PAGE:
• Building account structures and processing that can accommodate the IM segregation requirements while keeping costs and operational risks at a minimum. 
  • DTCC's Margin Transit Utility (MTU) is leading the way in solving many of the settlement processing solutions.

Mandatory Initial Margin

Before September 2016, many entities never posted initial margin. Further, segregated collateral accounts were primarily only used by '40 Act Funds for variation margin.

There are two methods to address segregation of collateral —third-party accounts and a tri-party construct—and there were spirited views shared about the merits and downsides of each from the perspective of the sell side, the buy side, and the custodian.

What immediately became apparent is that, while the third-party account method is more familiar to firms that have been posting segregated variation margin for ’40 Act Funds, the current market workflow is manually intensive and prone to costly errors. Repeatedly throughout the discussion, panelists brought up the importance of automation and better industry tools. "I mean faxes and e-mails need to go by way of the rotary phone," one panelist remarked, referring to the onerous task of getting margin releases/recalls manually approved by different stakeholders.

The tri-party construct, in which the process is outsourced to an agent and is highly automated, was generally agreed to be more efficient and cost-effective, particularly by the sell-side.

The buy-side, however, is concerned with outsourcing fiduciary responsibility to another party. Losing that control over the process can feel risky when a firm has clients and investors relying on them.

What's next?

In addition to the segregation requirement for Initial Margin that can be accommodated by the third-party account or tri-party account structures, there is also a requirement to calculate Initial Margin and deploy a dispute reconciliation process when there are breaks between the counterparties’ exposure calculations.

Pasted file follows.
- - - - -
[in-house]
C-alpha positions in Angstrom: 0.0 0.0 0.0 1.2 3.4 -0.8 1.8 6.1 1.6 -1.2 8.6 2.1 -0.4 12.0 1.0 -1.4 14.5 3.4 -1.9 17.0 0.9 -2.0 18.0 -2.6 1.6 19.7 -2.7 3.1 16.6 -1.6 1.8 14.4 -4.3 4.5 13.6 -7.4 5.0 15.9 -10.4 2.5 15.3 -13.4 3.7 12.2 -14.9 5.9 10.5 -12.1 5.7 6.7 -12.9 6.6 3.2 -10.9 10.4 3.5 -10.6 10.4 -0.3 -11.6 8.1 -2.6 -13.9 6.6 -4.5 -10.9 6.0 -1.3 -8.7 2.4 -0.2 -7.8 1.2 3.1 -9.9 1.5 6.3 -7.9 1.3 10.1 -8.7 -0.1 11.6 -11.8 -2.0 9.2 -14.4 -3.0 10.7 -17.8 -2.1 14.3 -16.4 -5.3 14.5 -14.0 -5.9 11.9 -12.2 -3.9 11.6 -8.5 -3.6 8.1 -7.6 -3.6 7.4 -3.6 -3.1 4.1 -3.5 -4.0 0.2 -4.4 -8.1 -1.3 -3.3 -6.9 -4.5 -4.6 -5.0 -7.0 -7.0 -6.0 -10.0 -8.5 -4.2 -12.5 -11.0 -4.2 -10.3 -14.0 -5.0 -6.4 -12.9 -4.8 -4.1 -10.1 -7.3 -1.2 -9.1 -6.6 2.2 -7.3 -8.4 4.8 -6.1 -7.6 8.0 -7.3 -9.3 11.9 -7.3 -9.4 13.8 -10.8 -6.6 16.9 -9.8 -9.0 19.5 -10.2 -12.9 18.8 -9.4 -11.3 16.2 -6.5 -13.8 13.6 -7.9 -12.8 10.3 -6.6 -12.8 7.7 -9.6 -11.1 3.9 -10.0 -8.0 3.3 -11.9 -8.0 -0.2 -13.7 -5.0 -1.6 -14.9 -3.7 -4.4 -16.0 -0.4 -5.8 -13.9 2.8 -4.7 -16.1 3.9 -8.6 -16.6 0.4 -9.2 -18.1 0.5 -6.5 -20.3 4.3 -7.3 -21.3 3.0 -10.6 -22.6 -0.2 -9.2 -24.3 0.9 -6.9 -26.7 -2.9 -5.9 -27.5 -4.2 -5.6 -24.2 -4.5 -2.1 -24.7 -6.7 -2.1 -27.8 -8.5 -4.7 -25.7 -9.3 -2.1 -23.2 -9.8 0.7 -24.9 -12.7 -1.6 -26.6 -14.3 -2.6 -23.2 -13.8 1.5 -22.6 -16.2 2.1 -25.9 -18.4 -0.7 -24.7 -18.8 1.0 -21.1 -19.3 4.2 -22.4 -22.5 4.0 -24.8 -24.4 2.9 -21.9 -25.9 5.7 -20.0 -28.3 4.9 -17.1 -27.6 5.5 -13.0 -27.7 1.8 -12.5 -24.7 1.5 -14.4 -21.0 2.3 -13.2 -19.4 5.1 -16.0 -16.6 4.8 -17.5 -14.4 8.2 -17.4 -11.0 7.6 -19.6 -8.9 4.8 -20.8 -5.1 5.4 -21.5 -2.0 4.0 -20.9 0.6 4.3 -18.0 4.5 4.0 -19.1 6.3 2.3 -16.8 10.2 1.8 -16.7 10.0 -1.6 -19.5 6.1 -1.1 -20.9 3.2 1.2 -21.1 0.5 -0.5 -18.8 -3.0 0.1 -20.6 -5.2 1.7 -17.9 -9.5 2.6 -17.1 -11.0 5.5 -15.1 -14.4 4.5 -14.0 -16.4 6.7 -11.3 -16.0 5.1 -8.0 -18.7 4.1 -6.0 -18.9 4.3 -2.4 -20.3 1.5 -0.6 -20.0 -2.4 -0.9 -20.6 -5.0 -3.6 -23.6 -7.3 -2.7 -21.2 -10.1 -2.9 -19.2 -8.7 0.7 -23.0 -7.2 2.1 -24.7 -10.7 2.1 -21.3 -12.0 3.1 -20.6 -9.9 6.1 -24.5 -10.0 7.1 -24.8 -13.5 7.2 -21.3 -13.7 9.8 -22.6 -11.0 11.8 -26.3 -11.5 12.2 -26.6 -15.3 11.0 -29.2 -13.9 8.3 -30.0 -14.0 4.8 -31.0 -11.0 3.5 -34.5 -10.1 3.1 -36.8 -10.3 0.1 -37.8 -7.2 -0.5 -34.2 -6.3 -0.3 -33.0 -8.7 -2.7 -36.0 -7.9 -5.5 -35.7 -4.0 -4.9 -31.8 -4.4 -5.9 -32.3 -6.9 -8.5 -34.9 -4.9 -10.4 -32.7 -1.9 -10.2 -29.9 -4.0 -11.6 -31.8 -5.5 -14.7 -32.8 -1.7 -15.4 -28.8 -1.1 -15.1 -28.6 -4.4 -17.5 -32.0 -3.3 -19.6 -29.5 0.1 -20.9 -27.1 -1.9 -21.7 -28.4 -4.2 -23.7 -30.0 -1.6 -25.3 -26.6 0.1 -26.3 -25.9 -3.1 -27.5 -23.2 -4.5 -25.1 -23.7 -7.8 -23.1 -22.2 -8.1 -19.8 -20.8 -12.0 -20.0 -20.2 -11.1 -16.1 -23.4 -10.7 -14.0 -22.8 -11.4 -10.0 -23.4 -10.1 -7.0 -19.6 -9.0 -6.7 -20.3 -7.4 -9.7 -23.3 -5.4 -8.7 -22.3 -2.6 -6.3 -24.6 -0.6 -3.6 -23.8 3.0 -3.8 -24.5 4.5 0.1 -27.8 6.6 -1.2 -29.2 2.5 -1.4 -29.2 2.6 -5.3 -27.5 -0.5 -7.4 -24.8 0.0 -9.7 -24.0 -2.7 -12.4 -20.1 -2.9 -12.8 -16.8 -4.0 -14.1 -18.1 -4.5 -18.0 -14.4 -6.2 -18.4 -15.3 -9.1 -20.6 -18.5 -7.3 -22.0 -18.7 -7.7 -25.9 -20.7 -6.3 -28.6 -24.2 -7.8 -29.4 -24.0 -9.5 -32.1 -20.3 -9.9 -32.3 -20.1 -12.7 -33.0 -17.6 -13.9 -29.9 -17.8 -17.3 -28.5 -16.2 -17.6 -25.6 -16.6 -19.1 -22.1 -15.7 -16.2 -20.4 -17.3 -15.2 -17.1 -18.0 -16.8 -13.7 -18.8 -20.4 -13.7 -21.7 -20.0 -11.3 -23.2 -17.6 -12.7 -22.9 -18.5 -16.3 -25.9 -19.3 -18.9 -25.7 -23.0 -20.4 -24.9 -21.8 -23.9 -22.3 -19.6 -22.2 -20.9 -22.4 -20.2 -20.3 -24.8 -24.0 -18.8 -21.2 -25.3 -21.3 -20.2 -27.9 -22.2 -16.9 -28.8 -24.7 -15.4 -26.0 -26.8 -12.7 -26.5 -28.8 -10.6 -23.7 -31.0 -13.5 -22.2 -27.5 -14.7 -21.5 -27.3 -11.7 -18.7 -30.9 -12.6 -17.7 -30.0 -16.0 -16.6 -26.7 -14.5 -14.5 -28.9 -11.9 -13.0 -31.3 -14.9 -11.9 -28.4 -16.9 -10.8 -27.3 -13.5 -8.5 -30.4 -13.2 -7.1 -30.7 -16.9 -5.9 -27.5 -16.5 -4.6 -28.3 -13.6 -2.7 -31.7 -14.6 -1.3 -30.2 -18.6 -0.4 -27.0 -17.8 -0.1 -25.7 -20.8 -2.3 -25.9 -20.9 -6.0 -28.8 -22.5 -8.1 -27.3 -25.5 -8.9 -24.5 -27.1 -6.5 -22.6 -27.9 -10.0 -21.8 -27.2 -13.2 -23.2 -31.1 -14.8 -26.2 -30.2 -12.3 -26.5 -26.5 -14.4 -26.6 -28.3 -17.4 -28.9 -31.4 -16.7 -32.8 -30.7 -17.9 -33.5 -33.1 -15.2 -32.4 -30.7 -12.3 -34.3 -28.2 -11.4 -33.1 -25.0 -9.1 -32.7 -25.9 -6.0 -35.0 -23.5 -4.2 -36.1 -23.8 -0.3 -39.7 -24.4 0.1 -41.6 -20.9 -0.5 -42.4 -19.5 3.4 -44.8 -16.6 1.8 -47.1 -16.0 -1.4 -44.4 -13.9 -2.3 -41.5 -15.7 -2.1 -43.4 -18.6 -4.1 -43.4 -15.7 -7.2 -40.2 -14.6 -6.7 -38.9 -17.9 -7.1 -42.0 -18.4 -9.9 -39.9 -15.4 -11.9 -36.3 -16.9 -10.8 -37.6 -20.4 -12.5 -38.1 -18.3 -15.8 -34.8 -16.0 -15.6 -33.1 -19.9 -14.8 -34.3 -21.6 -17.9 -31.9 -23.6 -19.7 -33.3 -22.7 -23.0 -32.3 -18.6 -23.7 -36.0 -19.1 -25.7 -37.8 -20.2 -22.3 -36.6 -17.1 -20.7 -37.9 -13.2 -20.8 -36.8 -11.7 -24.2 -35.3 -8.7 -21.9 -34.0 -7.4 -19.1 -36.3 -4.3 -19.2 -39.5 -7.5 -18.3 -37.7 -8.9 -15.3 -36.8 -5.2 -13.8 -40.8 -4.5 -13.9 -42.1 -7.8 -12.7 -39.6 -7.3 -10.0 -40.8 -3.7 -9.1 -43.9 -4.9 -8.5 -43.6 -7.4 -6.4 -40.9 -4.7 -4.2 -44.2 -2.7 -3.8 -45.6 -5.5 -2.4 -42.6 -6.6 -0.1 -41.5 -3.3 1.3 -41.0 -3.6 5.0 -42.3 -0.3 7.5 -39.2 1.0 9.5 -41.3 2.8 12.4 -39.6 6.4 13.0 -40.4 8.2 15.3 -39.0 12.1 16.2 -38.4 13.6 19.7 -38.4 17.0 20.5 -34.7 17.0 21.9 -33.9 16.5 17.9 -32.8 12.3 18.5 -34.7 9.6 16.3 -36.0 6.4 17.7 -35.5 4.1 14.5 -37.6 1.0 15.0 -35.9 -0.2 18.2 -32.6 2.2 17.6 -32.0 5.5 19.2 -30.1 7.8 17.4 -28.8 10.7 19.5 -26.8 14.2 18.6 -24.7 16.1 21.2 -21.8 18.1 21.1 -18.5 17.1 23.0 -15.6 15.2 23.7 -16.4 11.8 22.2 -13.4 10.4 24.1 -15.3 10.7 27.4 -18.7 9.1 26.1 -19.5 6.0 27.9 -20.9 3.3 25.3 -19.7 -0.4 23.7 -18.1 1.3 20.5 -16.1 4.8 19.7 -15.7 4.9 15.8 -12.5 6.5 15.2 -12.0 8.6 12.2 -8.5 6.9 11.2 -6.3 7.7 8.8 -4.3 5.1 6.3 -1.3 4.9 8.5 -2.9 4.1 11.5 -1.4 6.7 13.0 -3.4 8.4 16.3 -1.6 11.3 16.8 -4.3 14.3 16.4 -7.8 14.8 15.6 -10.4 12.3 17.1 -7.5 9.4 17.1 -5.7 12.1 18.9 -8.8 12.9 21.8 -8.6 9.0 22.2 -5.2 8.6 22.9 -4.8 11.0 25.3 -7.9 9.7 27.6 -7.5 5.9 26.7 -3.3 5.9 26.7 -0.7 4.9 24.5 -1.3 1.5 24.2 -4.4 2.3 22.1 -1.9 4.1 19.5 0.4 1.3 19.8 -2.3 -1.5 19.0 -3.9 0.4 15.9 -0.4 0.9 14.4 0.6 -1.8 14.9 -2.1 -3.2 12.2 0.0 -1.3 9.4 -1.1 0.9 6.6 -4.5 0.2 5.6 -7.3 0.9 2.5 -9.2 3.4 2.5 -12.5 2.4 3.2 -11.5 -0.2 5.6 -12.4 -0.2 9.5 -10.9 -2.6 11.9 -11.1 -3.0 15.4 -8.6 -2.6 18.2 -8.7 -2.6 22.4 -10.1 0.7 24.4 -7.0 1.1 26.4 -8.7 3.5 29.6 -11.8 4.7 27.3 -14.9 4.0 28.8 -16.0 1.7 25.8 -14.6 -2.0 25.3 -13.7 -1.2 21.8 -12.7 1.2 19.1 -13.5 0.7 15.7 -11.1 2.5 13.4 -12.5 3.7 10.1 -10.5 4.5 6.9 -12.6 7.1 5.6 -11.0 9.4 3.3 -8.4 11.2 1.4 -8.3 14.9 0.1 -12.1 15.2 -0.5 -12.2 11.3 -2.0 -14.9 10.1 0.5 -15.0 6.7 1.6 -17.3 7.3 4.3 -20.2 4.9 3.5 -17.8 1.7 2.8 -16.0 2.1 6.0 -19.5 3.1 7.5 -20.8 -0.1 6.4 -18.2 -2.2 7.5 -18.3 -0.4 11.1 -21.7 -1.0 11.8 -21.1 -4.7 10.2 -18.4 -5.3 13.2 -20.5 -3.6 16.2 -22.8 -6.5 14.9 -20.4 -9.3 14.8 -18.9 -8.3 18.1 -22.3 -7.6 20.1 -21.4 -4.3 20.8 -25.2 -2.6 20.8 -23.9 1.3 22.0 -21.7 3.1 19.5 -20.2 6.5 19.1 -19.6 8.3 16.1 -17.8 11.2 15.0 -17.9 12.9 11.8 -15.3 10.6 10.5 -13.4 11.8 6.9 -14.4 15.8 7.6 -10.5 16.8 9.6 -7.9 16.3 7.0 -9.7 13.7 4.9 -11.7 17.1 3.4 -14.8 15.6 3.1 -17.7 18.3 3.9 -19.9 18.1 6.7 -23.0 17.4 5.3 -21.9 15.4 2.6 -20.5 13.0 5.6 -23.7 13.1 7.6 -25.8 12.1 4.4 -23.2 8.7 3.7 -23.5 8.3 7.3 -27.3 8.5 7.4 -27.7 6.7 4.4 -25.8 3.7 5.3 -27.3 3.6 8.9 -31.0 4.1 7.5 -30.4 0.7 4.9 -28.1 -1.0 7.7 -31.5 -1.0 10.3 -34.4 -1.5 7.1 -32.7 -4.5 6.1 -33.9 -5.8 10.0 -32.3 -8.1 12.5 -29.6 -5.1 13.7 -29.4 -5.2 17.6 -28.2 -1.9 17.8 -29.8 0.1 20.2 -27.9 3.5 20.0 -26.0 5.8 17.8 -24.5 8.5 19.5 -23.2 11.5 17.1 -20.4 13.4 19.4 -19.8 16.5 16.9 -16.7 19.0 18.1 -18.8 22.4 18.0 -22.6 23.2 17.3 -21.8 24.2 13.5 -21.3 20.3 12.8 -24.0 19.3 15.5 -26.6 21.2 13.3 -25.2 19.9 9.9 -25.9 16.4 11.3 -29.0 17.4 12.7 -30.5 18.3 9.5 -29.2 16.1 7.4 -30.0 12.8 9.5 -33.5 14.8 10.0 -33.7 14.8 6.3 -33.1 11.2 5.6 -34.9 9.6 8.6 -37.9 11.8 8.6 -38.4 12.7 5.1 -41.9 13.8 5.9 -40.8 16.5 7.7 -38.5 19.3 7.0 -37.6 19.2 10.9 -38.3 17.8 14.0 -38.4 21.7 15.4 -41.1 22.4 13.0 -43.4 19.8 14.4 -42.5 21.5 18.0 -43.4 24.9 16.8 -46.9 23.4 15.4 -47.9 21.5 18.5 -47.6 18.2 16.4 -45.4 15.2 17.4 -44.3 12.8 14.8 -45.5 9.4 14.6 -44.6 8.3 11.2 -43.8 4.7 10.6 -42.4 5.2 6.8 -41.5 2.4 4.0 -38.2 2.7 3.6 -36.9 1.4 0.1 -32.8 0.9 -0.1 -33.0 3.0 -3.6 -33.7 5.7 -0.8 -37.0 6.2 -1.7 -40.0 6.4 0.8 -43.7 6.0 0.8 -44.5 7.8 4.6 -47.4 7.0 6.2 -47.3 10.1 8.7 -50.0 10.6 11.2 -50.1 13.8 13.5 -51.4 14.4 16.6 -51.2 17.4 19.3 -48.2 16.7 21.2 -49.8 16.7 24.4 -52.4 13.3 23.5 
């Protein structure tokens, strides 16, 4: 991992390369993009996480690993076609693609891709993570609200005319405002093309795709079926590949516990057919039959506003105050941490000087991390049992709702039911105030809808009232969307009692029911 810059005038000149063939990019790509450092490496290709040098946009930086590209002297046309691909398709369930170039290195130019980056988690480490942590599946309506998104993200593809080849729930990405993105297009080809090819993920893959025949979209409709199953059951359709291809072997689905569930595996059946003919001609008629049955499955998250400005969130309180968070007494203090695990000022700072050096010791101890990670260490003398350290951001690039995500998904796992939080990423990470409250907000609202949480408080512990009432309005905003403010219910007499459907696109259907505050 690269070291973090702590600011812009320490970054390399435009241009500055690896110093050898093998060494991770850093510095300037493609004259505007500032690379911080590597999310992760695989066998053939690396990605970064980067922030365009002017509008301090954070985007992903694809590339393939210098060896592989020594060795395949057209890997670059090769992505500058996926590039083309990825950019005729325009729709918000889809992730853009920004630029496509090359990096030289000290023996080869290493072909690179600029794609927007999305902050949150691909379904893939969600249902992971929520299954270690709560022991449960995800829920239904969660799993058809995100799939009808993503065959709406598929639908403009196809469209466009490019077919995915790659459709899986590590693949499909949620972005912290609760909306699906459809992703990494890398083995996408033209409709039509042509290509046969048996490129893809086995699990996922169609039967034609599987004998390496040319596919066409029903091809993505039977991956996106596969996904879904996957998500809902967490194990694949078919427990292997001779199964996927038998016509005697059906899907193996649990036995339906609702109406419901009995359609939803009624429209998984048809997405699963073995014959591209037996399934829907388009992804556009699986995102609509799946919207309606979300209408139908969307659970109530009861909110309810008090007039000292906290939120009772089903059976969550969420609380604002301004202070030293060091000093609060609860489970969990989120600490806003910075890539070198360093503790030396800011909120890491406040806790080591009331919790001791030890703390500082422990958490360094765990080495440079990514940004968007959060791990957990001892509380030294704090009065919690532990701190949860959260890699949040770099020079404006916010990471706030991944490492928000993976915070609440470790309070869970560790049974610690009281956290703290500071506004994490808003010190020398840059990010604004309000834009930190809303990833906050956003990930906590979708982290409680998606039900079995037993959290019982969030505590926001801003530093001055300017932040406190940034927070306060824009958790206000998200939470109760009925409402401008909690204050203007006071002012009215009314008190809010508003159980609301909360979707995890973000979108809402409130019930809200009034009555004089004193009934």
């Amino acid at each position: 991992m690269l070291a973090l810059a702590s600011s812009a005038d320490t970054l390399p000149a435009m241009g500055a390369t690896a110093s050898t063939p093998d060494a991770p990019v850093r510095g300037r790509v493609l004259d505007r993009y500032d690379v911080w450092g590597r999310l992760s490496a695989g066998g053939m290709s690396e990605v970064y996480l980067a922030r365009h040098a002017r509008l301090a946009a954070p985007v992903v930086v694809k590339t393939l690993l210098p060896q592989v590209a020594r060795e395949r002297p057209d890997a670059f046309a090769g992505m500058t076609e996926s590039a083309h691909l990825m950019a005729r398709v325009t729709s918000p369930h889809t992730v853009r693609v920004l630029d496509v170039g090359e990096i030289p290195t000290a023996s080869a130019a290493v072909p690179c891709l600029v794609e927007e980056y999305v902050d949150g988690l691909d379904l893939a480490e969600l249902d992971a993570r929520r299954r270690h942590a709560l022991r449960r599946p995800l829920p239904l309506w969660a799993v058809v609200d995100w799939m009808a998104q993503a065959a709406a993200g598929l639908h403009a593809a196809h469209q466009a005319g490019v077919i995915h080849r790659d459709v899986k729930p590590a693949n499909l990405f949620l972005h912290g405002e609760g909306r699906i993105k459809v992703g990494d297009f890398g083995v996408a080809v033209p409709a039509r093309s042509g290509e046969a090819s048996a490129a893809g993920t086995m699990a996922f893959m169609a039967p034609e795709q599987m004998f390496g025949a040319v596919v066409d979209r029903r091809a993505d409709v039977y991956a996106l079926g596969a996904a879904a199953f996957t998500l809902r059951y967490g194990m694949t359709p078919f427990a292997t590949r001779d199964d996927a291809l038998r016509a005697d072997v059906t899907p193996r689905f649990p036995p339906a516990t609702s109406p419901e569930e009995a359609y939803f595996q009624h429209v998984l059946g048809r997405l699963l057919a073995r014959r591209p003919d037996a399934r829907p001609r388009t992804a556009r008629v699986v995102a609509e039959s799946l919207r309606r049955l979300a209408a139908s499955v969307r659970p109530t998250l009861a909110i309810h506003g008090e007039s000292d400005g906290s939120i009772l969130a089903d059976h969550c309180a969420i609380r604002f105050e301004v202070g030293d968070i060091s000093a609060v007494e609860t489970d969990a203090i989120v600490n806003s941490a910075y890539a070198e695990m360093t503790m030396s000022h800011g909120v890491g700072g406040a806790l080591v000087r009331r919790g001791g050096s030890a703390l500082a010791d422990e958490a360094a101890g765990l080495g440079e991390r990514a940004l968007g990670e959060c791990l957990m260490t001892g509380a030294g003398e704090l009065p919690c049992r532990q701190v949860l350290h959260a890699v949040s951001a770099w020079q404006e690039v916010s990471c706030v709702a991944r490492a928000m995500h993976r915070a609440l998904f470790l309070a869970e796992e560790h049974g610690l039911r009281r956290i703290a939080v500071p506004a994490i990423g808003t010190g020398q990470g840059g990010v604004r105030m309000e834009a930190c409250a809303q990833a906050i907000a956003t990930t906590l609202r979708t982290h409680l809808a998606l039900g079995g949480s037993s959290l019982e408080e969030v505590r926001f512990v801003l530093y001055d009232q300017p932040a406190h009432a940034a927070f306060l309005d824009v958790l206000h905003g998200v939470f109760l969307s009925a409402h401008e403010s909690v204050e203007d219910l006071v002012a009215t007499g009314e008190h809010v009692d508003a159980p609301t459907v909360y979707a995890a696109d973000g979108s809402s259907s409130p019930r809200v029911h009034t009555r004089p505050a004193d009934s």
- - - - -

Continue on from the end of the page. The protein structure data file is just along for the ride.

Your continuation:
One way to mitigate the disputes is to use a common margin calculation methodology. The panelists discussed the ISDA SIMMTM, the Standard Initial Margin Model, along with the AcadiaSoft dispute reconciliation tool, Exposure Manager for IM, which can be used by all parties to calculate their initial margin and communicate breaks. The combined solution reduces the possibility of disputes and makes it easier to resolve disputes when they do arise. Panelists stressed that firms get the process in place in advance. "Waiting until the end is not an advisable strategy," one panelist said.

One way to mitigate the disputes is to use a common margin calculation methodology. The panelists discussed the ISDA SIMMTM, the Standard Initial Margin Model, along with the AcadiaSoft dispute reconciliation tool, Exposure Manager for IM, which can be used by all parties to calculate their initial margin and communicate breaks. The combined solution reduces the possibility of disputes and makes it easier to resolve disputes when they do arise. Panelists stressed that firms get the process in place in advance. "Waiting until the end is not an advisable strategy," one panelist said.